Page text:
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  • Writer's pictureNicholas Goldrosen

Judicial Personalities: Washington County, TN


The historic Washington County courthouse in Jonesborough, TN. The current courthouse is located in a nearby complex with the sheriff's office and county jail.

Observing different courtrooms around the nation is almost like observing a bunch of one-man (and dispiritingly less frequently, one-woman) shows; each judge’s language, temperament, and attitude shape the courtroom and set the tone for the other ‘characters’ – lawyers, defendants, and court staff. Many judges, it appeared, strive to be seen as down-to-earth and understandable, their language plain enough to be grasped by defendants and their demeanor seen as non-intimidating. Others seek to be seen as the authority – it is their courtroom, after all, and they will run it as they see fit. Yet others want to be a fount of wisdom, handing down pithy aphorisms, motivational speeches, and stern parental admonitions along with fines, probation, and jail time. All these judges seem caught in a judicial double-bind, striving on the one hand to be understood by defendants and not seen as overly intimidating, and on the other hand, not wanting to give the false perception that they are on a defendant’s side or undermining the seriousness of the proceedings.

Some examples of this perplexing tension were on display in the Washington County General Sessions in Jonesborough, Tennessee. One afternoon, I observed arraignments and initial appearances before Judge James Nidiffer of this court. The judge began by explaining the nature of the proceeding – that this was an initial appearance, not a trial or hearing about the defendants’ guilt or innocence. He warned the defendants, who sat shackled in the jury box, that, “It’s not going to help you today to tell me you’re sorry, or that’s not how it went down, or anything like that.”

Then, the judge explained that they each had the right to have the affidavit or charging document submitted by the police read out in open court; however, they could waive this right and go over the document separately with their attorneys. He noted that if the affidavit would be embarrassing or if they just didn’t want it read, they could waive that right. He said, “I wouldn’t personally want it read, but some people do.”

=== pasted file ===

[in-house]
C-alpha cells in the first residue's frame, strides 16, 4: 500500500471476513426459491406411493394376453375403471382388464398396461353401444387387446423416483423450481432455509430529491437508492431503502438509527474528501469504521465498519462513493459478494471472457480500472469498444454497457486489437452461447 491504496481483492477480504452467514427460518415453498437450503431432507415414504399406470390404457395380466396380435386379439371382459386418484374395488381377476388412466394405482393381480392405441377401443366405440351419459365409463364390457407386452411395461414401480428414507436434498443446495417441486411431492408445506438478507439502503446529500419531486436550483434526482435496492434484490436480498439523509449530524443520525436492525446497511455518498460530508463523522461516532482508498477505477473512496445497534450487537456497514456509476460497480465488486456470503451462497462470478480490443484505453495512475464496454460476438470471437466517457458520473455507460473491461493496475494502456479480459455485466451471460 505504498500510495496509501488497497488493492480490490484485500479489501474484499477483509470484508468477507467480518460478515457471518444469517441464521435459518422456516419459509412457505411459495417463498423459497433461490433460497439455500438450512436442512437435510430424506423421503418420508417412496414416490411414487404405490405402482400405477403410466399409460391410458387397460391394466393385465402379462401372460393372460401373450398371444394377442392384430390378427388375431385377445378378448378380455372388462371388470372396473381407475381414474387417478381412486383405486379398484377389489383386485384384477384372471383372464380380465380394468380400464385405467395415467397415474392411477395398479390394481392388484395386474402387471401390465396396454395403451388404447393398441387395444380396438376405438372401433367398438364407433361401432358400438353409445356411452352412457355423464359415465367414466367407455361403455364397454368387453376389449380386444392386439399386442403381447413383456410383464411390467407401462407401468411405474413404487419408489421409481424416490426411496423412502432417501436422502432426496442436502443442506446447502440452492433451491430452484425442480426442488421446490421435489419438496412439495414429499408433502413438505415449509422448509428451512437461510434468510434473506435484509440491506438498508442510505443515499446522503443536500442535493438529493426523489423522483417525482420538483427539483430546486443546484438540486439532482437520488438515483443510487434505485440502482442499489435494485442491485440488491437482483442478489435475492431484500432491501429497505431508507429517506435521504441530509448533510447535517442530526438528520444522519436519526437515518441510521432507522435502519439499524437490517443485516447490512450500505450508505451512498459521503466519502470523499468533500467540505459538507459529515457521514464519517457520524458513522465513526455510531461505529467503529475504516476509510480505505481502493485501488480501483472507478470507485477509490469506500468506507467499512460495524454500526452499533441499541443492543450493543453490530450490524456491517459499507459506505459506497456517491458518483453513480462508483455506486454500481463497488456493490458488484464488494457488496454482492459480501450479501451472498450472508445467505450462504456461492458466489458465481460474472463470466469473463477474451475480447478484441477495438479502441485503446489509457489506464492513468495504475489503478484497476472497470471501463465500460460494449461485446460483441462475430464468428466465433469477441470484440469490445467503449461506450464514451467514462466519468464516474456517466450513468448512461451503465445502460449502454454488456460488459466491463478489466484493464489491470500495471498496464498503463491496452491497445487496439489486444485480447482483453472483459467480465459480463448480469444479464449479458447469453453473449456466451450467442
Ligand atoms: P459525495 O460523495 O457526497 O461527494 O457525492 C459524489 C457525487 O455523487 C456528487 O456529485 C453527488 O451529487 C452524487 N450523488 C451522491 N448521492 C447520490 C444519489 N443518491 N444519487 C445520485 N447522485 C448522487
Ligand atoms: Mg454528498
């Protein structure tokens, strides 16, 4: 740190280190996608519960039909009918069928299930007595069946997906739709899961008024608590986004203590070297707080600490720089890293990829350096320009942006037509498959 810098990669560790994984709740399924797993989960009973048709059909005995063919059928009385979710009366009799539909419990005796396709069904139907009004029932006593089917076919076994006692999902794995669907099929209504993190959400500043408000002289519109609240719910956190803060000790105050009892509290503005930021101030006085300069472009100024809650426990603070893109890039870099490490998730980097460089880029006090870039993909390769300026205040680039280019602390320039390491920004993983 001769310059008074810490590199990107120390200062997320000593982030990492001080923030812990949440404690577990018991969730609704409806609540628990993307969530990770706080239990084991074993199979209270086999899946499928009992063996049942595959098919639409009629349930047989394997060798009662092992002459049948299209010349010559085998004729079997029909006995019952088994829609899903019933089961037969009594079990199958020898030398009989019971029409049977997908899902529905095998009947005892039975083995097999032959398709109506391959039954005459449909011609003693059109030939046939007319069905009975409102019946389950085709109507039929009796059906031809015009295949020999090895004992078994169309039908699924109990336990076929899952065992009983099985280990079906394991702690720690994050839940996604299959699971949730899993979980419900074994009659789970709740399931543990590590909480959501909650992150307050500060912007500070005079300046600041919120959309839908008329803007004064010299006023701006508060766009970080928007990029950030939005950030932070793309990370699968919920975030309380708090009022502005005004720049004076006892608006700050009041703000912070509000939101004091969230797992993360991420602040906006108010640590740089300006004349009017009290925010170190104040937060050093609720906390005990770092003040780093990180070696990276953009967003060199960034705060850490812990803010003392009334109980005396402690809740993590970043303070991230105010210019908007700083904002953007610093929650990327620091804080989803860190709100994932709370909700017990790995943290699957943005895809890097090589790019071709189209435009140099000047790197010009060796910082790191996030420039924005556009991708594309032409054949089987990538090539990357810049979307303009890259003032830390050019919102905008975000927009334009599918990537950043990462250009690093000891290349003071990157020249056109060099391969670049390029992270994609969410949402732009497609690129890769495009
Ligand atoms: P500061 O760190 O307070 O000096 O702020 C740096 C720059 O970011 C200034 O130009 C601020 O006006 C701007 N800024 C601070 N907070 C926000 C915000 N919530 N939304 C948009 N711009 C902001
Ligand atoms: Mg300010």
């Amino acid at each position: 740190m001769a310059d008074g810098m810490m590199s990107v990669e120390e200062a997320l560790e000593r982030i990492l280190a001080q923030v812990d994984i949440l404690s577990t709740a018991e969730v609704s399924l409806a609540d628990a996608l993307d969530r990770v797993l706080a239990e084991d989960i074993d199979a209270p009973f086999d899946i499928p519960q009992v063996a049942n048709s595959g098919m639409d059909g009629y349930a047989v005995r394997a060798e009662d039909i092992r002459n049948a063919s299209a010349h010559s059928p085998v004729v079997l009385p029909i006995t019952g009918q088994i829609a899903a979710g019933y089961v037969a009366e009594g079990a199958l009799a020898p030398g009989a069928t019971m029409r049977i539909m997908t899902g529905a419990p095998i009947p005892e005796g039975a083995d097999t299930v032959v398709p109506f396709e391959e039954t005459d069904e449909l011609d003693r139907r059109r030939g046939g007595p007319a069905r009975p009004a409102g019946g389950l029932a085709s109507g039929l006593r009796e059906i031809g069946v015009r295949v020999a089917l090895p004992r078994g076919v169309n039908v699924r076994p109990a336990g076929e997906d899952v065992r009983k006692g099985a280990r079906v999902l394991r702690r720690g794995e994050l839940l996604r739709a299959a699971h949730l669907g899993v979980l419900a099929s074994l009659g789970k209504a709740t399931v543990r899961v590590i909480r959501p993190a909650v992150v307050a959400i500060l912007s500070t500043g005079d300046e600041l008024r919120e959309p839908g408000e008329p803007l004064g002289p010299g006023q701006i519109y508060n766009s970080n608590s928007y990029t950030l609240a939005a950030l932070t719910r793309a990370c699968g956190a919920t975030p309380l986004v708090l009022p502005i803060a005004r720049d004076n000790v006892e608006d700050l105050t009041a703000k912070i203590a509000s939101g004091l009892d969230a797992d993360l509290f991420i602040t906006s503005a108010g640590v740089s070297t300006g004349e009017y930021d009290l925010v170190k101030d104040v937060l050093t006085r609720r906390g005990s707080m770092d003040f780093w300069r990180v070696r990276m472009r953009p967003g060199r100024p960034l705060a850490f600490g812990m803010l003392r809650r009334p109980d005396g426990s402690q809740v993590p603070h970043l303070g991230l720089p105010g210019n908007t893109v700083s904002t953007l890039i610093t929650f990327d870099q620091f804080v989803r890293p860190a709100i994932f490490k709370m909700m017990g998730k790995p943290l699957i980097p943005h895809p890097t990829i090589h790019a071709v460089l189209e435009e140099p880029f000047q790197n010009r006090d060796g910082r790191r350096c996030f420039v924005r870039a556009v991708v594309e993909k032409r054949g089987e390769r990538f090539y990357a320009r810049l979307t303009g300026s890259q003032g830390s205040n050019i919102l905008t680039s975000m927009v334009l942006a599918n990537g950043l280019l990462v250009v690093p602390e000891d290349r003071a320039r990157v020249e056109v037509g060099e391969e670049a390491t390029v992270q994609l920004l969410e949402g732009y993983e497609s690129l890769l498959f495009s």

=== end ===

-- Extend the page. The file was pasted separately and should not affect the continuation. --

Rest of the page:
At the arraignments, defendants had the option of trying to resolve their case with the assistant district attorney right then and there to work out a plea deal. However, the judge advised them, this wasn’t a magic solution that would work out perfectly for them, and they might want to consider getting a lawyer first. In particular, he noted that those of them who hoped to avoid jail time would probably not be satisfied with the prosecution’s offer, saying on one occasion, “She’ll probably want some jail time. You still want to talk to her or you want a lawyer?” and on another, “There’s no use trying to work out your case if you’re not willing to go to jail.”

Finally, when speaking with a defendant about bail and pre-trial release, the judge said, “Financially speaking, it’s probably better to get a lawyer first and have him talk to the state.”

On all of these issues, the reading of the affidavit, working out the case with the ADA, and bail, the judge’s language can be viewed in two ways – an earnest attempt to help defendants understand the unfamiliar situation they were in or perhaps inappropriately advising defendants in a way that isn’t a judge’s place. I highlight these scenarios not to criticize or praise the judge’s handling of them, but rather to note the challenges judges face in shaping the ways citizens experience the courts. Most judges I’ve observed appear to want to make the experience – one where defendants might not yet be represented by counsel – less mystifying for them. Some judges try to resolve this by using plain language to explain legal terms, or by asking questions of attorneys to ensure that their clients understand what’s going on. Other judges seem to take a tack of strict neutrality, leaving any explaining or advising of the law or legal process to the defense attorneys.

What’s the line, though, between helping defendants understand their case and giving the improper impression that the judge is there to advise defendants or is on the defendant’s side? How does one negotiate the challenging and unfortunate situation of making court proceedings seem more understandable for defendants who don’t (yet) have a dedicated advocate, an attorney, on their side to do so? How judges answer that question is a major force in shaping the way citizens experience the courts and legal system.

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